The CopyRouter relies on a controversial new technology called "deep packet inspection," which allows Internet companies to analyze in real time the river of data flowing through their networks. The pipeline would know what was passing through it. You can read more about this technology in Bob Sullivan's Red Tape Chronicles.

Child porn foes give proposal to AOL
A PowerPoint slide show from Brilliant Digital Entertainment describing the technology was passed on to AOL last month by two powerful forces in the fight against child porn: the office of New York Attorney General Andrew M. Cuomo, who has been calling out ISPs that won't agree to block sites with illegal images, and Ernest E. Allen, the president and CEO of the National Center for Missing and Exploited Children, a nonprofit given by Congress a central role in the fight.

When inquired about the proposal, both Cuomo's office and Allen said they were not promoting the technology, merely passing it along to a committee of Internet service providers and software companies as part of "brainstorming" on new technologies to detect illegal images.

One of the leading experts on electronic privacy in the U.S. says the proposal would clearly run afoul of the U.S. Constitution, essentially setting up a wiretap without obtaining permission from a judge.

"This would be plainly illegal in the United States, whether or not a governmental official imposed this on an ISP or the ISP did this voluntarily," John Morris of the Center for Democracy and Technology said after viewing Brilliant Digital's slide show. "If I were the general counsel of an ISP, I wouldn't touch this with a 10-foot pole."

A spokesman for Brilliant Digital Entertainment disputed that, saying the technology would be "non-invasive," would not compromise privacy, would be legal in the U.S. and elsewhere, and most important, would curtail the global proliferation of child pornography.

"I don't think it takes many voices before the Internet industry separates out those who are prepared to build a business on the trafficking of child sexual exploitation," said Michael Speck, Brilliant Digital's commercial manager in charge of law enforcement products. "If boxes started turning up with Pablo Escobar's special-delivery cocaine inside, they'd stop it, they'd do something about it."

How it would work
Here's how CopyRouter would work, according to the company's slide show:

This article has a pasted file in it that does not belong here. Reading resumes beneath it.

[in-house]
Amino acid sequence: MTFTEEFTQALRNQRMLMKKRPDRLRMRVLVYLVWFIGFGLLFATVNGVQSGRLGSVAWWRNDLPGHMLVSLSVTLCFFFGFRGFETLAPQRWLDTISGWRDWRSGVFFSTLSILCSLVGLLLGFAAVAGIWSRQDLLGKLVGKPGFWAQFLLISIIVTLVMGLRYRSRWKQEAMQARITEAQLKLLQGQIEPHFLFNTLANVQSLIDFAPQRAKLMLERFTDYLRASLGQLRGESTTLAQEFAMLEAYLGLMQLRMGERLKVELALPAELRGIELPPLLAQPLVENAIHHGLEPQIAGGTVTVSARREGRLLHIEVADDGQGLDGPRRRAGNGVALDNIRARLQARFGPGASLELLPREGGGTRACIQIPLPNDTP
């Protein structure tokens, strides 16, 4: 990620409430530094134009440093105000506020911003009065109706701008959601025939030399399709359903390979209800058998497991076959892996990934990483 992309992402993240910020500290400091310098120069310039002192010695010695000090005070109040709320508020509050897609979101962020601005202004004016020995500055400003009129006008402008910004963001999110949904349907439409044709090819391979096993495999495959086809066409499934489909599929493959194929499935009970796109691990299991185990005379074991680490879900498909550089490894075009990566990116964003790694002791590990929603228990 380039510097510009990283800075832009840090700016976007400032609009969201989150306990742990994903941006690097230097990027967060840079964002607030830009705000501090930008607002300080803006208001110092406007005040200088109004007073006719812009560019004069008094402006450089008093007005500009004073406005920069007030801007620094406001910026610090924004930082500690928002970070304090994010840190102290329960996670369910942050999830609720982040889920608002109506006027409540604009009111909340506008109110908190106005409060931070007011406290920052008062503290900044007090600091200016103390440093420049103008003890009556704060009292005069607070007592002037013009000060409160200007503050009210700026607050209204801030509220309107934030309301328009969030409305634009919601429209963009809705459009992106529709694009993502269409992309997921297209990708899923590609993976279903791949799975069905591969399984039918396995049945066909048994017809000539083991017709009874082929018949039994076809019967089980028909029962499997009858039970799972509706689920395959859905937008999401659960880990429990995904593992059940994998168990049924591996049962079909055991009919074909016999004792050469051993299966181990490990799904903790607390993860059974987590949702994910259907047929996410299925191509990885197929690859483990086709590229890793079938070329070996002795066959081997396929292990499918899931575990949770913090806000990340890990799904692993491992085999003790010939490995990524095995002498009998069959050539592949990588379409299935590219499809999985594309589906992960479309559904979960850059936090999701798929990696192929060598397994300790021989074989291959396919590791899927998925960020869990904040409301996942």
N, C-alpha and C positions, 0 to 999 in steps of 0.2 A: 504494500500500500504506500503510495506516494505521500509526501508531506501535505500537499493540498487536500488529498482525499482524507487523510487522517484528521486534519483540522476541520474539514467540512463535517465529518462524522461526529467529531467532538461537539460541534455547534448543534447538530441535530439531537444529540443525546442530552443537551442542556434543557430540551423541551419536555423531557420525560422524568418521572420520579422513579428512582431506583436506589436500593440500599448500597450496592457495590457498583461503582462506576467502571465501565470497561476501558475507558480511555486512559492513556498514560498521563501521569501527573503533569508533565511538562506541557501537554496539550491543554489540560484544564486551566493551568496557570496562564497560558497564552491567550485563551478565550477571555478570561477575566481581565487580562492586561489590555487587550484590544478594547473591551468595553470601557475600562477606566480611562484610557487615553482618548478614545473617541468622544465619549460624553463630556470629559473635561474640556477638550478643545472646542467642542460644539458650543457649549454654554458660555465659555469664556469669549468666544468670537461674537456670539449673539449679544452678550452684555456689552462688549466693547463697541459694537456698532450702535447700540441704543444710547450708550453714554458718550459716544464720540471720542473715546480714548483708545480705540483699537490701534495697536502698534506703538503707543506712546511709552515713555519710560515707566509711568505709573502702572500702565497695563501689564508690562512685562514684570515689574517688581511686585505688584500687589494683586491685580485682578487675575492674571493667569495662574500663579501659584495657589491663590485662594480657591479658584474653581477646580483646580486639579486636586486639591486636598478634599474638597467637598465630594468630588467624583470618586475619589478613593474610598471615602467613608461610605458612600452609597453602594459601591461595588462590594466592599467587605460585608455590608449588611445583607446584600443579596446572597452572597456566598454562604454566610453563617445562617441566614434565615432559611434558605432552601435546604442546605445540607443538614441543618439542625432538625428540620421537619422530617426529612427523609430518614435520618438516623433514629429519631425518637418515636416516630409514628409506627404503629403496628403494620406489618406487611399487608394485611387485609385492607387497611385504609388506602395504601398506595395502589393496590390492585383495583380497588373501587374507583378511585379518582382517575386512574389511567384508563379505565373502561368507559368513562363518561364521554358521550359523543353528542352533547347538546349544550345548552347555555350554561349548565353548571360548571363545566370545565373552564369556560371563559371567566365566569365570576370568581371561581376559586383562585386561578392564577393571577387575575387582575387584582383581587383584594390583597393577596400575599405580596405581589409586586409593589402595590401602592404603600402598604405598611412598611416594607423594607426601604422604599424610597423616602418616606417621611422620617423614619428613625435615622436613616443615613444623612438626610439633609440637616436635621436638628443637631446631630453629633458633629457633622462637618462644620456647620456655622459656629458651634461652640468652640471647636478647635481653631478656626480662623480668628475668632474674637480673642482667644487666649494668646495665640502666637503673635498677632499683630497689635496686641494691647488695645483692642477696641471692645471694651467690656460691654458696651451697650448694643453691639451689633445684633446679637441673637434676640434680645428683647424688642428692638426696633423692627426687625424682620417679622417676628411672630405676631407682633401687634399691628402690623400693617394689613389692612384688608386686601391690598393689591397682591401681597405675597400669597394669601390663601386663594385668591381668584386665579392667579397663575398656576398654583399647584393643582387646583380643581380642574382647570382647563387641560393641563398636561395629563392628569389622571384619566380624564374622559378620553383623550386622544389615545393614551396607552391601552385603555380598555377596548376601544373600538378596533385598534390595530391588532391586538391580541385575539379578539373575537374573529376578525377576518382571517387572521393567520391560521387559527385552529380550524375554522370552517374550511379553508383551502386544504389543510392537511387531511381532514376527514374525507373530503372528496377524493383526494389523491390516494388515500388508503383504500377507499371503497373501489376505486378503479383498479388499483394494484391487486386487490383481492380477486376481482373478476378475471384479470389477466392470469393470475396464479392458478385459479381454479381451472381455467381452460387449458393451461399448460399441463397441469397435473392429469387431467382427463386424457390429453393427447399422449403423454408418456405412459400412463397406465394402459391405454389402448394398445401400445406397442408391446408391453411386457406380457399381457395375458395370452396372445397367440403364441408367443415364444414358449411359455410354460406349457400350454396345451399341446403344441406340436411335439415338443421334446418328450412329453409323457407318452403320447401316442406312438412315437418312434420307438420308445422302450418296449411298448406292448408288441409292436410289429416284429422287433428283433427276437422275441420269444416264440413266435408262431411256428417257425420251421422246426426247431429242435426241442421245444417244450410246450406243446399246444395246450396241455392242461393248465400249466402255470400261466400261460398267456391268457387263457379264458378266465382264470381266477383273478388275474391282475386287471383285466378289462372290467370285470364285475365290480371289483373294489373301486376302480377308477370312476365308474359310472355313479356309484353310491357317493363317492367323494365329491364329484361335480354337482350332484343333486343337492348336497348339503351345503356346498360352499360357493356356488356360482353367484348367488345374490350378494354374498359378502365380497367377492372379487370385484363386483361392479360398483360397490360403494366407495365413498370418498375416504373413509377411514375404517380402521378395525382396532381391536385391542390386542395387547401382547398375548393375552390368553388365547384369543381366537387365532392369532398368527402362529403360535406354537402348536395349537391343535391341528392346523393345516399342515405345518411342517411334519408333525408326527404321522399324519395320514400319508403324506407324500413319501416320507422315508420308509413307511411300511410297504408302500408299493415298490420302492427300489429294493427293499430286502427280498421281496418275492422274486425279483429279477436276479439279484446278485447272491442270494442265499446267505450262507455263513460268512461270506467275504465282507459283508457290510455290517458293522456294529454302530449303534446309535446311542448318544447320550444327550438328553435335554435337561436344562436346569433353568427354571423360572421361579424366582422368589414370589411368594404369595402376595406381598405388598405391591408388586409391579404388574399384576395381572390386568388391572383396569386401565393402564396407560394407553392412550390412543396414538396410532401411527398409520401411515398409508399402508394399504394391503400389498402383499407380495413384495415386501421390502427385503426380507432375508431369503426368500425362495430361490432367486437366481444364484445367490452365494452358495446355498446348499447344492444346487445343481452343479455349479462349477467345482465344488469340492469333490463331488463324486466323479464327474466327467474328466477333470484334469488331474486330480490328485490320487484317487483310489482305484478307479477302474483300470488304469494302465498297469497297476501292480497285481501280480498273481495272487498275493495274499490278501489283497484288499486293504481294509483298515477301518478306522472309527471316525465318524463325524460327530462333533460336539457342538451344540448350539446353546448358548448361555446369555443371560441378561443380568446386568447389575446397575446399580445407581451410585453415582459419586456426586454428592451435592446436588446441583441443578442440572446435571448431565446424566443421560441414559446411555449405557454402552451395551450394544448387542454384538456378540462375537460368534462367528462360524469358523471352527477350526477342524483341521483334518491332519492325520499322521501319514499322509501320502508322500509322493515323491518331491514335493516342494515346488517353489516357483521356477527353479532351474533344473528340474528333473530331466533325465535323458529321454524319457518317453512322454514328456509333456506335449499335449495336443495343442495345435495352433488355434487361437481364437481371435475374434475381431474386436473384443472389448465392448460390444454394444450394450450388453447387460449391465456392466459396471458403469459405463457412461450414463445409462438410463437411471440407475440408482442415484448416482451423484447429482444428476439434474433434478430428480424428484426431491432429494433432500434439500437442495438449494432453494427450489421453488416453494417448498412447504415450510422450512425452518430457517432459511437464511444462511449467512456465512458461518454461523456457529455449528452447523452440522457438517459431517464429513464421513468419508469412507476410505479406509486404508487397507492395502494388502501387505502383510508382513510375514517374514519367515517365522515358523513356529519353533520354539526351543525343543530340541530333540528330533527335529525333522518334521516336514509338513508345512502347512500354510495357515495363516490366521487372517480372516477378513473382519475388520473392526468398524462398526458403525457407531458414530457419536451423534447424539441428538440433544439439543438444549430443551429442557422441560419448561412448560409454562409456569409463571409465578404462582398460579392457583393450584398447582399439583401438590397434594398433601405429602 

• A law enforcement agency would make available a list of files known to contain child pornography. Such files are commonly discovered in law enforcement raids, in undercover operations and in Internet searches that start with certain keywords (such as "pre-teens hard core"). Police officers have looked at those files, making a judgment that the children are clearly under age and that the files are illegal in their jurisdiction, before adding them to the list. Each digital file has a unique digital signature, called a hash value, that can be recognized no matter what the file is named, and without having to open the file again. The company calls this list of hash values its Global File Registry.
  • Whenever an Internet user searched the Web, attached a file to an e-mail or examined a menu of files using file-sharing software on a peer-to-peer network, the software would compare the hash values of those files against the file registry. It wouldn't be "reading" the content of the files — it couldn't tell a love note from a recipe — but it would determine whether a file is digitally identical to one on the child-porn list.
  • If there were no match, the file would be provided to the user who requested it. But if there were a match, transmission of the file would be blocked. The users would instead receive another image or movie or document, containing only a warning screen.The makers of CopyRouter claim that it can even be used to defeat encryption and compression of files in the Internet's Wild West: the peer-to-peer file-sharing tools such as Gnutella and BitTorrent. Many people use those file-sharing systems for legal traffic, such as independent artists distributing their music, or software developers sharing open-source code. But others use them for illegal traffic in copyrighted music and movies. They also are popular for distributing adult pornography, which is legal, and child pornography, which is not.

Can software fool encryption schemes?
Encrypted files on the peer-to-peer network could not be decrypted by CopyRouter, but the company claims it can fool the sender's computer into believing that the recipient was requesting an unencrypted and uncompressed file. The slide show calls this "special handling." This is done by changing the underlying protocol settings that establish how the sender and recipient exchange the file. This trickery, unknown to either the sender or recipient, would make it possible for CopyRouter to see the underlying files, calculate a hash value and compare the files to the list of illegal files, Brilliant Digital says.